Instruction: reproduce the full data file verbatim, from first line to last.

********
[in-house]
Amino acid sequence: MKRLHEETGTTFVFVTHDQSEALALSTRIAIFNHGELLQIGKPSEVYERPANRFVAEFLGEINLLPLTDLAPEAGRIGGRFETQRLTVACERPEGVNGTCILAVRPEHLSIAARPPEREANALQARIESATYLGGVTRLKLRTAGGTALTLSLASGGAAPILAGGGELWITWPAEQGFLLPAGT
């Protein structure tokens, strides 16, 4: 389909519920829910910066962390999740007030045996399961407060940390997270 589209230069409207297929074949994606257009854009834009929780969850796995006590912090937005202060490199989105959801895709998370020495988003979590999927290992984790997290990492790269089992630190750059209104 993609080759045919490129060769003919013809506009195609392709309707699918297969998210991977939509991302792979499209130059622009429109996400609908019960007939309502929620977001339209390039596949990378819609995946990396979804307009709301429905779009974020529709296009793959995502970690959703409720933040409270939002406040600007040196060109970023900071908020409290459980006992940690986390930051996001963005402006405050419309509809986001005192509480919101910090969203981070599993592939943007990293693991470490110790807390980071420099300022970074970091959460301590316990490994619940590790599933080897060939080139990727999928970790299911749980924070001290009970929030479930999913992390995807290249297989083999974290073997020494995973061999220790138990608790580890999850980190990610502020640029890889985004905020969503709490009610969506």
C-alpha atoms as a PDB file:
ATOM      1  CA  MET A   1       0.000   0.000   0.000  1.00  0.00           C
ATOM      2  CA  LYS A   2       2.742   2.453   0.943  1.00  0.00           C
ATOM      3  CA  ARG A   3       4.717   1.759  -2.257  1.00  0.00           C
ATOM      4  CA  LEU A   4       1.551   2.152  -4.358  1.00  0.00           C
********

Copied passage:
[in-house]
Amino acid sequence: MKRLHEETGTTFVFVTHDQSEALALSTRIAIFNHGELLQIGKPSEVYERPANRFVAEFLGEINLLPLTDLAPEAGRIGGRFETQRLTVACERPEGVNGTCILAVRPEHLSIAARPPEREANALQARIESATYLGGVTRLKLRTAGGTALTLSLASGGAAPILAGGGELWITWPAEQGFLLPAGT
């Protein structure tokens, strides 16, 4: 389909519920829910910066962390999740007030045996399961407060940390997270 589209230069409207297929074949994606257009854009834009929780969850796995006590912090937005202060490199989105959801895709998370020495988003979590999927290992984790997290990492790269089992630190750059209104 993609080759045919490129060769003919013809506009195609392709309707699918297969998210991977939509991302792979499209130059622009429109996400609908019960007939309502929620977001339209390039596949990378819609995946990396979804307009709301429905779009974020529709296009793959995502970690959703409720933040409270939002406040600007040196060109970023900071908020409290459980006992940690986390930051996001963005402006405050419309509809986001005192509480919101910090969203981070599993592939943007990293693991470490110790807390980071420099300022970074970091959460301590316990490994619940590790599933080897060939080139990727999928970790299911749980924070001290009970929030479930999913992390995807290249297989083999974290073997020494995973061999220790138990608790580890999850980190990610502020640029890889985004905020969503709490009610969506």
C-alpha atoms as a PDB file:
ATOM      1  CA  MET A   1       0.000   0.000   0.000  1.00  0.00           C
ATOM      2  CA  LYS A   2       2.742   2.453   0.943  1.00  0.00           C
ATOM      3  CA  ARG A   3       4.717   1.759  -2.257  1.00  0.00           C
ATOM      4  CA  LEU A   4       1.551   2.152  -4.358  1.00  0.00           C